Bishop performing at Boston's on the Beach, Delray Beach, Florida, on July 3, 2010
|Birth name||Elvin Leonard Bishop|
October 21, 1942 |
Glendale, California, United States
|Genres||Blues, rock and roll|
|Instruments||Vocals, guitar, slide guitar|
|Labels||Blind Pig Records, Alligator Records, Delta Groove Music|
Bishop was born in Glendale, California, and grew up on a farm near Elliott, Iowa. His family moved to Tulsa, Oklahoma, when Bishop was ten. There he attended Will Rogers High School, winning a full scholarship to the University of Chicago as a National Merit Scholar finalist. He moved to Chicago in 1960 to attend the university, where he majored in physics. In 1963, he met harmonica player Paul Butterfield in the neighborhood of Hyde Park and joined Butterfield's blues band, with whom he remained for five years. Their third album, The Resurrection of Pigboy Crabshaw, takes its name from Bishop's nickname. In 1968 he went solo and formed the Elvin Bishop Group, also performing with Mike Bloomfield and Al Kooper on their album titled The Live Adventures of Mike Bloomfield and Al Kooper. The group signed with Fillmore Records, which was owned by Bill Graham, who also owned the Fillmore music venues.
In March 1971, The Elvin Bishop Group and The Allman Brothers Band co-billed a series of concerts at the Fillmore East. Bishop joined The Allman Brothers Band onstage for a rendition of his own song, "Drunken Hearted Boy". Over the years, Bishop has recorded with many other blues artists including Clifton Chenier and John Lee Hooker. In late 1975, he played guitar for a couple of tracks on Bo Diddley's The 20th Anniversary of Rock 'n' Roll album, and in 1995, he toured with B.B. King.
Bishop made an impression on album-oriented rock FM radio stations with "Travelin' Shoes" in 1975, but a year later, in 1976, Bishop released his most memorable single, "Fooled Around and Fell in Love", which peaked at #3 in the U.S. Billboard Hot 100 chart (and #34 in the UK charts). The recording featured vocalist Mickey Thomas and drummer Donny Baldwin who both later joined Jefferson Starship.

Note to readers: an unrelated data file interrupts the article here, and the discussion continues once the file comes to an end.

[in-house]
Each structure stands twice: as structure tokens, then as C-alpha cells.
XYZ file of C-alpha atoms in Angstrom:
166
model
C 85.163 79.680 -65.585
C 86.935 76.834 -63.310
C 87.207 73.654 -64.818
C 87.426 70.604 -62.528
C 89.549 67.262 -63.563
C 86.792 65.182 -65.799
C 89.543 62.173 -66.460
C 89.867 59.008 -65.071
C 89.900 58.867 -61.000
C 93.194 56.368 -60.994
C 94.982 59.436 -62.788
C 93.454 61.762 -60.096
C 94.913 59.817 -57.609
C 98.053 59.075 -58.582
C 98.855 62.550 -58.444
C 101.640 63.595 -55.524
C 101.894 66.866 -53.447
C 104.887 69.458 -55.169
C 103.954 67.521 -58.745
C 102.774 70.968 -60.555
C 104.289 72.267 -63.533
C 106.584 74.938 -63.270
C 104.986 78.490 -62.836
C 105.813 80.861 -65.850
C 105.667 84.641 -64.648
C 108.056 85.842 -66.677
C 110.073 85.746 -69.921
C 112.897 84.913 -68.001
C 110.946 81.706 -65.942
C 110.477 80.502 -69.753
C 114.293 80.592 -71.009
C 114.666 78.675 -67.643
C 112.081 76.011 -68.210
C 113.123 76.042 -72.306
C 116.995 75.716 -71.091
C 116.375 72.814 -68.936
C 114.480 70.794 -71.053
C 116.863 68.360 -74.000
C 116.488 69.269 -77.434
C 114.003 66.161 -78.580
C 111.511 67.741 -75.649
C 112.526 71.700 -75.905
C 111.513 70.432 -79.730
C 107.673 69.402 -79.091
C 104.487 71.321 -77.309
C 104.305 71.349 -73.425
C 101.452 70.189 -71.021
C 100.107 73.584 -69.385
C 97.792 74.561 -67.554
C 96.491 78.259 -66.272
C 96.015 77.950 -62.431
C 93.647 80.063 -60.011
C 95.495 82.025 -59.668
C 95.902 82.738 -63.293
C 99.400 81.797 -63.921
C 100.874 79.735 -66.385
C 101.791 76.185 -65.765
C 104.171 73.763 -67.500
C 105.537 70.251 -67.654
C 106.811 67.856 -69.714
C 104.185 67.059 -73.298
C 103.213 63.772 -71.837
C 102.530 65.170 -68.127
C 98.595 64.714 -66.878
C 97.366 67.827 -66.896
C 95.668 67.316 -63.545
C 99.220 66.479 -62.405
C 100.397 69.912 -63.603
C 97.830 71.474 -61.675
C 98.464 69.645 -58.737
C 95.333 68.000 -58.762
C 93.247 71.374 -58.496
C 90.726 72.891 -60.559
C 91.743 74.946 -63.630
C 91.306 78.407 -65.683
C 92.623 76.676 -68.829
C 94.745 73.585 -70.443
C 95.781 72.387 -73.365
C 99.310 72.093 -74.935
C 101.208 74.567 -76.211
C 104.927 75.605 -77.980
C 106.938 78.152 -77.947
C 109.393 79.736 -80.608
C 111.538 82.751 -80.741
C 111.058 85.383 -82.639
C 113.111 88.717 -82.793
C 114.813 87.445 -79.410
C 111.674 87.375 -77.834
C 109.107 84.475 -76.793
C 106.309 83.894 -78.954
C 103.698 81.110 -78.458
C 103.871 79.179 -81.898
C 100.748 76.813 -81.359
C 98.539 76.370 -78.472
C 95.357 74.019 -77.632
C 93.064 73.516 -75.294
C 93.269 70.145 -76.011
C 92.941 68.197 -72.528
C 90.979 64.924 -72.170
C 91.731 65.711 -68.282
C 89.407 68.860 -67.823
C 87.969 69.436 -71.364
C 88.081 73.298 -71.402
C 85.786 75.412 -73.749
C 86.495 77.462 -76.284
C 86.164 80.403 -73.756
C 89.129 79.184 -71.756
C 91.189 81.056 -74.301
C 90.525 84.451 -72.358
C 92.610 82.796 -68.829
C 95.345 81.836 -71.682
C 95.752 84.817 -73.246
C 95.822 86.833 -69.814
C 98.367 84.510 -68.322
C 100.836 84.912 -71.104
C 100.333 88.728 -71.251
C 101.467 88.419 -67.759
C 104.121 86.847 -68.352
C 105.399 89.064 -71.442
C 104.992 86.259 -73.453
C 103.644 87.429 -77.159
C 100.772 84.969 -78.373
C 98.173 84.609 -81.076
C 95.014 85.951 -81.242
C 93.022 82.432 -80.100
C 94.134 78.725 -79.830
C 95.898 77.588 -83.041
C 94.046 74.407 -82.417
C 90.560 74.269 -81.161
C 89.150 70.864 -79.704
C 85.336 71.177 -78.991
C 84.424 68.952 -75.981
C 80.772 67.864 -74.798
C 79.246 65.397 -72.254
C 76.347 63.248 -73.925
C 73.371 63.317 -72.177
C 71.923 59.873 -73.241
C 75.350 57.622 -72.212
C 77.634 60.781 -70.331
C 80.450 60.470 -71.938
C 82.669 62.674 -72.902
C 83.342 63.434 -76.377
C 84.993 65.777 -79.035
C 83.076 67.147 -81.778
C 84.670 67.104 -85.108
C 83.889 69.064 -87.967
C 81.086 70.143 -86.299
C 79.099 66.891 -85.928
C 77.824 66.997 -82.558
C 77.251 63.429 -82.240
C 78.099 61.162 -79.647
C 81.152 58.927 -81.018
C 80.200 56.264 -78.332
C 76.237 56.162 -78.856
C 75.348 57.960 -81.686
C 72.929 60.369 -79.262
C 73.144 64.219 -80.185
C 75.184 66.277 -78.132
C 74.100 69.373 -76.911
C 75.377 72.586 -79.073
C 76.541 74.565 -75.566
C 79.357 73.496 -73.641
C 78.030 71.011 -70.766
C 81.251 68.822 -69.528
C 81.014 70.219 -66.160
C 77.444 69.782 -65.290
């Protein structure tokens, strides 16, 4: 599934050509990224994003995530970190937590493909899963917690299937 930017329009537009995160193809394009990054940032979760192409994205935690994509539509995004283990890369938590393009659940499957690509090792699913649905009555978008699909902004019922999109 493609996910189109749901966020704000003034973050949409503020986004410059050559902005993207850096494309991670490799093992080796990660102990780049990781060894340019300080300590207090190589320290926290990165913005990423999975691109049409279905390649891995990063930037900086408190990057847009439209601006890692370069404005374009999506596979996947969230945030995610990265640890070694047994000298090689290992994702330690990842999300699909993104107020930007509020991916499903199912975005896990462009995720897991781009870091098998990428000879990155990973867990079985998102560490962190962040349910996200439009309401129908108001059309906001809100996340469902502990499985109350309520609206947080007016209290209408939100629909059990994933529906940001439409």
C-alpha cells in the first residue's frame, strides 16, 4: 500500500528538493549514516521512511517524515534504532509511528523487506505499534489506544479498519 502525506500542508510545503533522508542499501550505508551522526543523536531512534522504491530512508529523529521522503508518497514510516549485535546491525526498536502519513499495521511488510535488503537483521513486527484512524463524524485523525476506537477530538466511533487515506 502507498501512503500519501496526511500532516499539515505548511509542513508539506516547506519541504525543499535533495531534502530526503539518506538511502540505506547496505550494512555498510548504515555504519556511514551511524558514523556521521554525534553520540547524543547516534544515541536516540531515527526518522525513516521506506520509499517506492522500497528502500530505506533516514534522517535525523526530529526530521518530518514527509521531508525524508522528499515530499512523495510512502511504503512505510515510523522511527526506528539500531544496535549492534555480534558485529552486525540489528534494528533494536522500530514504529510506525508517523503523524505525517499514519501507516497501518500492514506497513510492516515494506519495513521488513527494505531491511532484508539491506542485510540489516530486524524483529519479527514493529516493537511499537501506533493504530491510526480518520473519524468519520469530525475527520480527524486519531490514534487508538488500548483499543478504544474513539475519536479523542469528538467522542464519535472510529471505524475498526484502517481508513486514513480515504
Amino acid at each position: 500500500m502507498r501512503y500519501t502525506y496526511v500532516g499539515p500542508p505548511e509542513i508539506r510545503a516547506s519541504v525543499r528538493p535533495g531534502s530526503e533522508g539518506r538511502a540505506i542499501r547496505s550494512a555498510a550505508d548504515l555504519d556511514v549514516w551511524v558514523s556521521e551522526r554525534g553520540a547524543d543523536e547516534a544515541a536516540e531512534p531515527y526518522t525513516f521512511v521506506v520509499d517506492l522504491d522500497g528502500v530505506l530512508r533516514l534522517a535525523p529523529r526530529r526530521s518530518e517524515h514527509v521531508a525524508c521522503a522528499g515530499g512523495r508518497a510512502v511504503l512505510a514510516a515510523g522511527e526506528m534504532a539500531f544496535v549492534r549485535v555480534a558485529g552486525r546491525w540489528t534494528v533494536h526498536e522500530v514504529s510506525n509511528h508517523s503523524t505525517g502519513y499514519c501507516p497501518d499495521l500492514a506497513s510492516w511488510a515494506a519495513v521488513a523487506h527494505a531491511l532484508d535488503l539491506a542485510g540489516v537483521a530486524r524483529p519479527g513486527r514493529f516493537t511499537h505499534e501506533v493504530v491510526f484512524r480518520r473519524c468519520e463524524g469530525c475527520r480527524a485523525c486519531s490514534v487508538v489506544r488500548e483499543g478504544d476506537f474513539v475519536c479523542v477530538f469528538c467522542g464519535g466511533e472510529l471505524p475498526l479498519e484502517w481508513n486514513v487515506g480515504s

Bishop feels that the limitations of his voice have helped his songwriting.
Bishop appeared at the 1984 Long Beach Blues Festival. In 1988, he signed with Alligator Records and released Big Fun featuring Whit Lehnberg & The Carptones, 1991's Don't Let the Bossman Get You Down, 1995's Ace in the Hole, 1998's The Skin I'm In and That's My Partner (2000), on which he paired with an early Chicago blues teacher, Little Smokey Smothers. He later revisited Smothers in the studio, where the two recorded another album in 2009; Little Smokey Smothers & Elvin Bishop: Chicago Blues Buddies.
In 2005, Bishop released his first new CD in five years, Gettin' My Groove Back. In 2008, Bishop released The Blues Roles On, on September 23, 2008, switching labels to Delta Groove Music. He was supported by Tommy Castro, James Cotton, Warren Haynes, B.B. King, Derek Trucks, George Thorogood, Kim Wilson, John Németh and Angela Strehli. The album was nominated for Grammy Award for Best Traditional Blues Album. In 2010, Bishop released Red Dog Speaks.